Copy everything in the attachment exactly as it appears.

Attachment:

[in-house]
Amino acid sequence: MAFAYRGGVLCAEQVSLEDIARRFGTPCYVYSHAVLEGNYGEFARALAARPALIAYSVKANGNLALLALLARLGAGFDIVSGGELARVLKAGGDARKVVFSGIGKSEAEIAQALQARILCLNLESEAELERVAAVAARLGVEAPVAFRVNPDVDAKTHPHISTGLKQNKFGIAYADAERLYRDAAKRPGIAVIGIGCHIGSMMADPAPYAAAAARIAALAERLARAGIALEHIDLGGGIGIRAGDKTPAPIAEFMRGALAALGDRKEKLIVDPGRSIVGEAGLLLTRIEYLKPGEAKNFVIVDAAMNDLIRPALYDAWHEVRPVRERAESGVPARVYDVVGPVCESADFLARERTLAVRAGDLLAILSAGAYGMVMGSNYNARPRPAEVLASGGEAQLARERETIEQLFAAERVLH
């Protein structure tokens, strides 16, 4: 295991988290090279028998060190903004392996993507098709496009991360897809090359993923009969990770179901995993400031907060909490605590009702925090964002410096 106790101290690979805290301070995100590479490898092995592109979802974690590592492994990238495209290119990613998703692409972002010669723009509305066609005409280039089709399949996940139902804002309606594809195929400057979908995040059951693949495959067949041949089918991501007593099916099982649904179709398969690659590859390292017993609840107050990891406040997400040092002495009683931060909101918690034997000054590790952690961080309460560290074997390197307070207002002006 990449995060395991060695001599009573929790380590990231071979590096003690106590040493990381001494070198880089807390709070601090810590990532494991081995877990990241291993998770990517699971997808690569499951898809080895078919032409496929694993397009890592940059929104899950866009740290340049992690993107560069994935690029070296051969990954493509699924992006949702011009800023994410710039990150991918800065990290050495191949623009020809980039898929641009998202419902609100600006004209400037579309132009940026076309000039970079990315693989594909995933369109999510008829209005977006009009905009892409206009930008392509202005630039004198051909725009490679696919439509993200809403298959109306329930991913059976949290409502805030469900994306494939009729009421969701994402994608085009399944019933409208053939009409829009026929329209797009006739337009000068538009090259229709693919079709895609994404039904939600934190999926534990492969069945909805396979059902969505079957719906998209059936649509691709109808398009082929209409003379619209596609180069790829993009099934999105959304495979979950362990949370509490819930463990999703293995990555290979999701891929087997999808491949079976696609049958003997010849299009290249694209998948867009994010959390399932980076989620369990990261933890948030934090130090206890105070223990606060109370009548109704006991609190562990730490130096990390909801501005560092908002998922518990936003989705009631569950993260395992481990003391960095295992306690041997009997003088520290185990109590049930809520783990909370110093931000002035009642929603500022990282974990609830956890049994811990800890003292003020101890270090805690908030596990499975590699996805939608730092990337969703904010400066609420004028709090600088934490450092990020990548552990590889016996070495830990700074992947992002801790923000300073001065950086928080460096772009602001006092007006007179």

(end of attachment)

[in-house]
Amino acid sequence: MAFAYRGGVLCAEQVSLEDIARRFGTPCYVYSHAVLEGNYGEFARALAARPALIAYSVKANGNLALLALLARLGAGFDIVSGGELARVLKAGGDARKVVFSGIGKSEAEIAQALQARILCLNLESEAELERVAAVAARLGVEAPVAFRVNPDVDAKTHPHISTGLKQNKFGIAYADAERLYRDAAKRPGIAVIGIGCHIGSMMADPAPYAAAAARIAALAERLARAGIALEHIDLGGGIGIRAGDKTPAPIAEFMRGALAALGDRKEKLIVDPGRSIVGEAGLLLTRIEYLKPGEAKNFVIVDAAMNDLIRPALYDAWHEVRPVRERAESGVPARVYDVVGPVCESADFLARERTLAVRAGDLLAILSAGAYGMVMGSNYNARPRPAEVLASGGEAQLARERETIEQLFAAERVLH
């Protein structure tokens, strides 16, 4: 295991988290090279028998060190903004392996993507098709496009991360897809090359993923009969990770179901995993400031907060909490605590009702925090964002410096 106790101290690979805290301070995100590479490898092995592109979802974690590592492994990238495209290119990613998703692409972002010669723009509305066609005409280039089709399949996940139902804002309606594809195929400057979908995040059951693949495959067949041949089918991501007593099916099982649904179709398969690659590859390292017993609840107050990891406040997400040092002495009683931060909101918690034997000054590790952690961080309460560290074997390197307070207002002006 990449995060395991060695001599009573929790380590990231071979590096003690106590040493990381001494070198880089807390709070601090810590990532494991081995877990990241291993998770990517699971997808690569499951898809080895078919032409496929694993397009890592940059929104899950866009740290340049992690993107560069994935690029070296051969990954493509699924992006949702011009800023994410710039990150991918800065990290050495191949623009020809980039898929641009998202419902609100600006004209400037579309132009940026076309000039970079990315693989594909995933369109999510008829209005977006009009905009892409206009930008392509202005630039004198051909725009490679696919439509993200809403298959109306329930991913059976949290409502805030469900994306494939009729009421969701994402994608085009399944019933409208053939009409829009026929329209797009006739337009000068538009090259229709693919079709895609994404039904939600934190999926534990492969069945909805396979059902969505079957719906998209059936649509691709109808398009082929209409003379619209596609180069790829993009099934999105959304495979979950362990949370509490819930463990999703293995990555290979999701891929087997999808491949079976696609049958003997010849299009290249694209998948867009994010959390399932980076989620369990990261933890948030934090130090206890105070223990606060109370009548109704006991609190562990730490130096990390909801501005560092908002998922518990936003989705009631569950993260395992481990003391960095295992306690041997009997003088520290185990109590049930809520783990909370110093931000002035009642929603500022990282974990609830956890049994811990800890003292003020101890270090805690908030596990499975590699996805939608730092990337969703904010400066609420004028709090600088934490450092990020990548552990590889016996070495830990700074992947992002801790923000300073001065950086928080460096772009602001006092007006007179």